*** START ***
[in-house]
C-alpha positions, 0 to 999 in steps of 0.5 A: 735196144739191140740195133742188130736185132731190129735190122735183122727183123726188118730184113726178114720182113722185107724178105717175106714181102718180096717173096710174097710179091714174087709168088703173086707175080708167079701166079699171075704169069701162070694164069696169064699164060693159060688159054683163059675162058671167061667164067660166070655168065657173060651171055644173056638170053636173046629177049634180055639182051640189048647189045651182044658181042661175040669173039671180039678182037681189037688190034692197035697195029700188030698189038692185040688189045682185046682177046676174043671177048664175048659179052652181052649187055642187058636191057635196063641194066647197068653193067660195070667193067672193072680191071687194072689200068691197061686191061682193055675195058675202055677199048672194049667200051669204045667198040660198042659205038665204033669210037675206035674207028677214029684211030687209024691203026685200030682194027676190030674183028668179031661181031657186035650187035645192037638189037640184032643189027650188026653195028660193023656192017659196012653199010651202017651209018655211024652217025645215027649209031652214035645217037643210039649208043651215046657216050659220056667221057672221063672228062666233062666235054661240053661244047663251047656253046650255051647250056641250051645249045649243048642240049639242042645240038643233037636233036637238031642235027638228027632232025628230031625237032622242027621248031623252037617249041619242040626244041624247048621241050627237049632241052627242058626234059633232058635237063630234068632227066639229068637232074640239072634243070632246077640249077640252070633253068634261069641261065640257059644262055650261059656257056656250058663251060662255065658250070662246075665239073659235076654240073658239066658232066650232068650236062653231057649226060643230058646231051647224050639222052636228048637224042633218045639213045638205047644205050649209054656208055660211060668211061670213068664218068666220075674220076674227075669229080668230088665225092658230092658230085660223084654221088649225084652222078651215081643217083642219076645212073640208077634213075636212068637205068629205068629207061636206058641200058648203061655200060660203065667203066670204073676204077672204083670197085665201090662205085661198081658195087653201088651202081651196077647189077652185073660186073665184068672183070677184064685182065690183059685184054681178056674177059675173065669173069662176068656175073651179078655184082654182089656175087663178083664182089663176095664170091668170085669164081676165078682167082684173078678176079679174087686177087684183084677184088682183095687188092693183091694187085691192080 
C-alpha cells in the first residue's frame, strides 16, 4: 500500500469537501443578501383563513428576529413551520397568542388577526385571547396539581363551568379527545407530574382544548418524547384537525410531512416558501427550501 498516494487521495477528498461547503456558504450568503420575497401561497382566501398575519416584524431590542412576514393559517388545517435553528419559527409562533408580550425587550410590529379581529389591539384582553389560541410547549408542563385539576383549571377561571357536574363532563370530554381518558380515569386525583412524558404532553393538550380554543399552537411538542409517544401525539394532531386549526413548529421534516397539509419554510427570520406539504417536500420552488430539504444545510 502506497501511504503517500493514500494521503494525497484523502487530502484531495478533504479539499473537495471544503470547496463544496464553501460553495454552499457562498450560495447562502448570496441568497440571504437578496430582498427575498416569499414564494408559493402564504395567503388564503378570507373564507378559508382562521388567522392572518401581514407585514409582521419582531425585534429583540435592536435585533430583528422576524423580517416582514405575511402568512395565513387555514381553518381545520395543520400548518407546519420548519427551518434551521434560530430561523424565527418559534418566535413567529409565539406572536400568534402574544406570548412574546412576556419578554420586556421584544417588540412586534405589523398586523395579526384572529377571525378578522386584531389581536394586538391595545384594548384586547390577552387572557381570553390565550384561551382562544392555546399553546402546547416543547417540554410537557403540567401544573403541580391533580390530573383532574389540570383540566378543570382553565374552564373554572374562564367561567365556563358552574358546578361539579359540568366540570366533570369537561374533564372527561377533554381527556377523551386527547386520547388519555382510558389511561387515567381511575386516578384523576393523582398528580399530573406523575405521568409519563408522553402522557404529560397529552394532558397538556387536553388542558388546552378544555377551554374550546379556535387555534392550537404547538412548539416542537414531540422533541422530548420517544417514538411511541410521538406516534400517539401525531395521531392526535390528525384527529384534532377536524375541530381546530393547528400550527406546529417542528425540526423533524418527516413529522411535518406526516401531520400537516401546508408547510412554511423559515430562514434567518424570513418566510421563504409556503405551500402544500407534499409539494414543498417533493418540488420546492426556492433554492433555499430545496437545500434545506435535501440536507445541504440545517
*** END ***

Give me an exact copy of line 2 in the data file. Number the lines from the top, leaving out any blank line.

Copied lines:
C-alpha positions, 0 to 999 in steps of 0.5 A: 735196144739191140740195133742188130736185132731190129735190122735183122727183123726188118730184113726178114720182113722185107724178105717175106714181102718180096717173096710174097710179091714174087709168088703173086707175080708167079701166079699171075704169069701162070694164069696169064699164060693159060688159054683163059675162058671167061667164067660166070655168065657173060651171055644173056638170053636173046629177049634180055639182051640189048647189045651182044658181042661175040669173039671180039678182037681189037688190034692197035697195029700188030698189038692185040688189045682185046682177046676174043671177048664175048659179052652181052649187055642187058636191057635196063641194066647197068653193067660195070667193067672193072680191071687194072689200068691197061686191061682193055675195058675202055677199048672194049667200051669204045667198040660198042659205038665204033669210037675206035674207028677214029684211030687209024691203026685200030682194027676190030674183028668179031661181031657186035650187035645192037638189037640184032643189027650188026653195028660193023656192017659196012653199010651202017651209018655211024652217025645215027649209031652214035645217037643210039649208043651215046657216050659220056667221057672221063672228062666233062666235054661240053661244047663251047656253046650255051647250056641250051645249045649243048642240049639242042645240038643233037636233036637238031642235027638228027632232025628230031625237032622242027621248031623252037617249041619242040626244041624247048621241050627237049632241052627242058626234059633232058635237063630234068632227066639229068637232074640239072634243070632246077640249077640252070633253068634261069641261065640257059644262055650261059656257056656250058663251060662255065658250070662246075665239073659235076654240073658239066658232066650232068650236062653231057649226060643230058646231051647224050639222052636228048637224042633218045639213045638205047644205050649209054656208055660211060668211061670213068664218068666220075674220076674227075669229080668230088665225092658230092658230085660223084654221088649225084652222078651215081643217083642219076645212073640208077634213075636212068637205068629205068629207061636206058641200058648203061655200060660203065667203066670204073676204077672204083670197085665201090662205085661198081658195087653201088651202081651196077647189077652185073660186073665184068672183070677184064685182065690183059685184054681178056674177059675173065669173069662176068656175073651179078655184082654182089656175087663178083664182089663176095664170091668170085669164081676165078682167082684173078678176079679174087686177087684183084677184088682183095687188092693183091694187085691192080 